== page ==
3. I learned about using a black background years ago when I paid handsomely for my first web site to be built by a web designer… She used the black background & I asked why… She said because it is much harder for someone to print out an artist’s website when the whole background is black- uses up too much ink…

    1. Alyson Stanfield

      Sari: The background doesn’t print black – at least not in Firefox.
      I think things have changed since you were told this.

    2. Update: Am in the process of converting all my various sites & blogs to dark text on light background… Ah, ignorance was bliss… Thanks are in order… Sari

  4. Spot on again. Aesthetically garish websites by artists are disengaging. A website is a canvas. Keep the brush strokes clean, fresh, and vital. Great advice – thanks for the reminder.

  5. Katherine Greene

    Good information Alyson!
    I can’t wait to take the class as I am in the process of re doing my site.

    1. Alyson Stanfield

      Katherine: Glad you can join us. You’ve always had a very nice site. Seems like I’ve been through 2 or 3 versions since you’ve been around – back in the early Art Biz Coach days!

  6. Thank you Allyson. I am in the middle of a redesign- getting my blog and website under one “roof” with Word Press- and I believe I’m on track….
    I love finding “you” in my inbox!

    1. Alyson Stanfield

      Karen: I don’t even notice misspellings any longer. My whole life has been a spelling game.

  7. Great points Alyson, after all they say first impressions are lasting impressions. I still need to fine tune the “about you” which I have been slacking on a bit.

    1. Alyson Stanfield

      Vanessa: You’ll get there. I think “About” is something that is constantly in progress. After all, we keep growing.

  8. H’m, it’s a fairly easy change from my present dark background style to my alternate pale background style – I only have to change which is called “alternate” in my headers. Maybe I’ll change one (or more) and ask people to choose which set up is most preferred. Something to do in April or May, I guess. I just don’t want my site to look like everyone’s else or anyone’s else or, just as bad, to be boring. And it has to be something I can program relatively quickly myself.

  9. Alyson, I was so excited to clink on the “Facebook” link within this post and see my page pop up! Thank you for that act of kindness. I have learned so much already in your Get Organized Class and am looking forward to learning more in this Website Makeover Class. I do love my black background contrasting with the bright colors of my artwork, but I am willing to change and GROW!

  10. Phil Kendall aka Meltemi

    An artist should make the effort to check out say three other artists’ websites on a daily basis AND leave a feed-back comment. Then look at their own website just to prove it has the perfection that is in keeping with their art and the image they wish to show the entire world 24/7. We do not, as artists’ collectively, leave comments or get comments on our art or our websites. It is only the modern conversation that needs to be cultivated, just make the time, just make the effort.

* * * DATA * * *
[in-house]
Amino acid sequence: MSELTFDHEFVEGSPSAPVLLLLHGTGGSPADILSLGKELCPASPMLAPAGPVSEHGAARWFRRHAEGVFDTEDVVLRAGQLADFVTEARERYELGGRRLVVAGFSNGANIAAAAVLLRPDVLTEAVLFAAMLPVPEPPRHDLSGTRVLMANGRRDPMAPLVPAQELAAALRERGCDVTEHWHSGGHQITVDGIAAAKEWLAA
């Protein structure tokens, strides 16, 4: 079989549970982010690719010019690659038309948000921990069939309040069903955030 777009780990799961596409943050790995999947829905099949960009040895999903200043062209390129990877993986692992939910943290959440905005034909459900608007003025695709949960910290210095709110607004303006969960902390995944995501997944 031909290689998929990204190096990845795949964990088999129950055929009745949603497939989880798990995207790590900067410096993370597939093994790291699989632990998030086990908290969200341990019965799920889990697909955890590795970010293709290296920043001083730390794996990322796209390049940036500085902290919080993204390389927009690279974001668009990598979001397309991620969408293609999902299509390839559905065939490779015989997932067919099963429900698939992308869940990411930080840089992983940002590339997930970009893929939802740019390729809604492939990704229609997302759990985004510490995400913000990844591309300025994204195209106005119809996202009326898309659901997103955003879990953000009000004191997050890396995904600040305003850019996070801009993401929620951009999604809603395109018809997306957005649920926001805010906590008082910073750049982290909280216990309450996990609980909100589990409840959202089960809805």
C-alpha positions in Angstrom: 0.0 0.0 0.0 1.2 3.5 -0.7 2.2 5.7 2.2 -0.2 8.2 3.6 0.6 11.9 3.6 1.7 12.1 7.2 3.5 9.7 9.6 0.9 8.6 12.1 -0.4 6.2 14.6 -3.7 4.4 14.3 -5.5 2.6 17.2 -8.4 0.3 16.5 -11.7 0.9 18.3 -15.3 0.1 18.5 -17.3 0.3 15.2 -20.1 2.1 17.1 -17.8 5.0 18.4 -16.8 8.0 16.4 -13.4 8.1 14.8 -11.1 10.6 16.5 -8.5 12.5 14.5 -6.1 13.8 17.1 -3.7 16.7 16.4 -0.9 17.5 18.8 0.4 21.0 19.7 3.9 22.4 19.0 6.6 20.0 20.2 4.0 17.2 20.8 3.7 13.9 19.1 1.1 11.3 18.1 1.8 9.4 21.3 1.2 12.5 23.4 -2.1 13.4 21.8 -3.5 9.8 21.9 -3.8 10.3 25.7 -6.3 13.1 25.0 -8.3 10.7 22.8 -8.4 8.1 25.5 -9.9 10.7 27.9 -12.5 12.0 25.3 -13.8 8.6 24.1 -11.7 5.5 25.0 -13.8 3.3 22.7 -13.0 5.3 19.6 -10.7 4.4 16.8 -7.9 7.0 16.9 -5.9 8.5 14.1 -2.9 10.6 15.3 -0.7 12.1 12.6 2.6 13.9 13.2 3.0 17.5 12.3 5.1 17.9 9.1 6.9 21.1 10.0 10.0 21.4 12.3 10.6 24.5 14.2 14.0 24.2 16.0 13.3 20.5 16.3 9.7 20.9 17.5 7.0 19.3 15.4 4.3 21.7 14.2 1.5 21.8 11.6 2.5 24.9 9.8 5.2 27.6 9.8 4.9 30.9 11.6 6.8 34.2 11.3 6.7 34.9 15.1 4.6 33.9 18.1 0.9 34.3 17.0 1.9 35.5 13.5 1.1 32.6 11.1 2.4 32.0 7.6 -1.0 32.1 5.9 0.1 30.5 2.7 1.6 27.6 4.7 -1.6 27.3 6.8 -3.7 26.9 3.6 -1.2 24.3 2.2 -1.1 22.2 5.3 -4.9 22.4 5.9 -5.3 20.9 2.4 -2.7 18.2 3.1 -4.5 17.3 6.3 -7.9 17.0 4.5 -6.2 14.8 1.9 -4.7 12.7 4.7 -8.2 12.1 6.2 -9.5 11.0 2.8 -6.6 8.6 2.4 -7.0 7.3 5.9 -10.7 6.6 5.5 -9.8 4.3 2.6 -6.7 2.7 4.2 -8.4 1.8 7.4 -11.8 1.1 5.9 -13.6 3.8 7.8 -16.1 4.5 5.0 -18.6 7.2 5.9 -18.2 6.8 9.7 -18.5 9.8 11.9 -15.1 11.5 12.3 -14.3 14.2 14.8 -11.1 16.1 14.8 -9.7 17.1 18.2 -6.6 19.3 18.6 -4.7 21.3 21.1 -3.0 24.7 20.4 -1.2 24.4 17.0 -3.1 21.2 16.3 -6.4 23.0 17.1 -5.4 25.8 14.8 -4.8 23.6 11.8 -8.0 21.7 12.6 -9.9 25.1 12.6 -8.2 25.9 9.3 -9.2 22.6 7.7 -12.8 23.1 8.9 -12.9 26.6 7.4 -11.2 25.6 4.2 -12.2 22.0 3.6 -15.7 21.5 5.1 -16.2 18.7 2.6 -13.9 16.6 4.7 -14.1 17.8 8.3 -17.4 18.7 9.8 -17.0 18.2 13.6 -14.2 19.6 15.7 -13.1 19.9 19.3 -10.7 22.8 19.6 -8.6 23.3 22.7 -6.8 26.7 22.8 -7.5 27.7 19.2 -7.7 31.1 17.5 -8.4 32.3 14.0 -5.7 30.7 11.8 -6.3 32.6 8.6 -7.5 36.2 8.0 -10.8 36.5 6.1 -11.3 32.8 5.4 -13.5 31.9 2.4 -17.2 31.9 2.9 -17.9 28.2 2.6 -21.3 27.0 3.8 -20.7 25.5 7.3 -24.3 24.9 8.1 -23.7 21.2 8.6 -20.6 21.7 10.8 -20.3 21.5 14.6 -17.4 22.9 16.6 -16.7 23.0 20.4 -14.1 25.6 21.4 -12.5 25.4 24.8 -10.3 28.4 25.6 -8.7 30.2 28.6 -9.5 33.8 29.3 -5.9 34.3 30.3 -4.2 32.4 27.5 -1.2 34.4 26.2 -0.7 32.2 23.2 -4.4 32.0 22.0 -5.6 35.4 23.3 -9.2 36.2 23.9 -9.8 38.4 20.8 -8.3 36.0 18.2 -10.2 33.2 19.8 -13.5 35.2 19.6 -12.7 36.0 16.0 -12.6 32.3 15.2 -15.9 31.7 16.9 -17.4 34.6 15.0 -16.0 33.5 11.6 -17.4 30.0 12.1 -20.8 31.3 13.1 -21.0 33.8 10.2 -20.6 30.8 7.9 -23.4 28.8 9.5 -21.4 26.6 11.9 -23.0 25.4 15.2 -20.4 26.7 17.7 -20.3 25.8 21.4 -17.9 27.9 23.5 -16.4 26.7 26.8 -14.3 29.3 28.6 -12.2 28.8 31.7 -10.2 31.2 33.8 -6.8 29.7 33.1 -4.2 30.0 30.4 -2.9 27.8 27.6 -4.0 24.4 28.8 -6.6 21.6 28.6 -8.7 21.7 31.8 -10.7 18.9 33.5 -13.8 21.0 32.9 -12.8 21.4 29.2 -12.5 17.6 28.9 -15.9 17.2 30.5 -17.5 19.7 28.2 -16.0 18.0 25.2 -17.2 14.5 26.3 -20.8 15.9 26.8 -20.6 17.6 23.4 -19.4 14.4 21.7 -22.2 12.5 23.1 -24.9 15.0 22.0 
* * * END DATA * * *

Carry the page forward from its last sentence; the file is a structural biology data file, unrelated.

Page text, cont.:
11. Pingback: tortagialla.com – Artist and Designer Linda Tieu

  12. Ok, I agree with you on your website points, and know I have a little work to do on mine. (Actually just realized I lost some links, too!)
    But here’s my question….
    I understand having larger bold images on home page, but how economical (in use of space) is it on each of 3 “gallery” pages (like “figures”, “landscapes”, etc…) where the full portfolio can be seen. If one uses large images on these, don’t you limit drastically the number of images you may use per page without asking the viewer to scroll? Perhaps this is just a trade off: 6 of one, half dozen of another. Interested (as always) in your thoughts.
    Thanks for all you do!!!

    1. Alyson Stanfield

      Tracy: I don’t think it’s a bad thing to scroll any longer. It used to be important to get it “above the fold,” but I don’t think that holds water anymore.
      BUT, you do want to make it known that there’s good stuff below the fold.
      On the gallery pages, big splashy images aren’t as vital. But good-sized thumbnails are vital. I’m thinking 150-200px wide. Doable?

  13. Pingback: Artist Websites: Appealing to the Slow Scavenger vs Fast Hunter Shoppers — Art Biz Blog

  14. A bit belated here, but I wanted to say thank you for pointing out the dark background/light text problem and encouraging people not to do that on their sites. I get migraines and have other visual problems. White text on a black background is painful–quite literally–to read…if I can even focus my eyes on it at all. I’ve come to quite a few sites and blogs over the years that I very much wanted to read, but I could not even look at them. It’s annoying and frustrating.

  15. Alyson, I just read this article and did not know this about the black backgrounds. I guess I thought the black background showcased the art better. I am ready to change to something different.
    Since I have my site through FASO though, I need to choose between the options available. Also, I would love to get your opinion on the content of my site though as I’m always looking to improve.
    Thank you for your wise insights.

    1. Alyson Stanfield

      Marie: “Black makes your art POP” is a common misconception. It’s just WAY too heavy for every piece of art I’ve ever seen on it.
      There’s a reason that dark on light is the standard. Readability.
      Try off-white or light gray. My choice will always be white.

  16. I need to sort out the selling side. I have paypal but because the pages were cluttered with buy now buttons, I dumped using it. I was wondering if I should sell on etsy and leave my site sale free. I think I know of someone who does this. Please anyone, I need opinions on this!

  17. At first, I was putting my art on my blog. Then, I had a “wonderful” idea to promote other people and artists around this town, and also venues for art, etc. (But you know what, I never got a “Thank you” for it) and now I decided to make DIFFERENT blogs for subjects. For instance, I made a blog for promoting arts around the area, and another blog for something else, and then my MAIN blog is promoting my own art now! And maybe a few mentions of my personal life, but again, that is going to another blog, NOT my art blog. I read Alyson’s posts and it gives me ideas, I highly recommend https://aaartbizold.wpengine.com ! 🙂

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Get a transcript of episode 182 of The Art Biz (Rethinking Mailing Lists for Artists) followed by a 3-page worksheet to evaluate the overall health and usage of the 3 types of artist lists.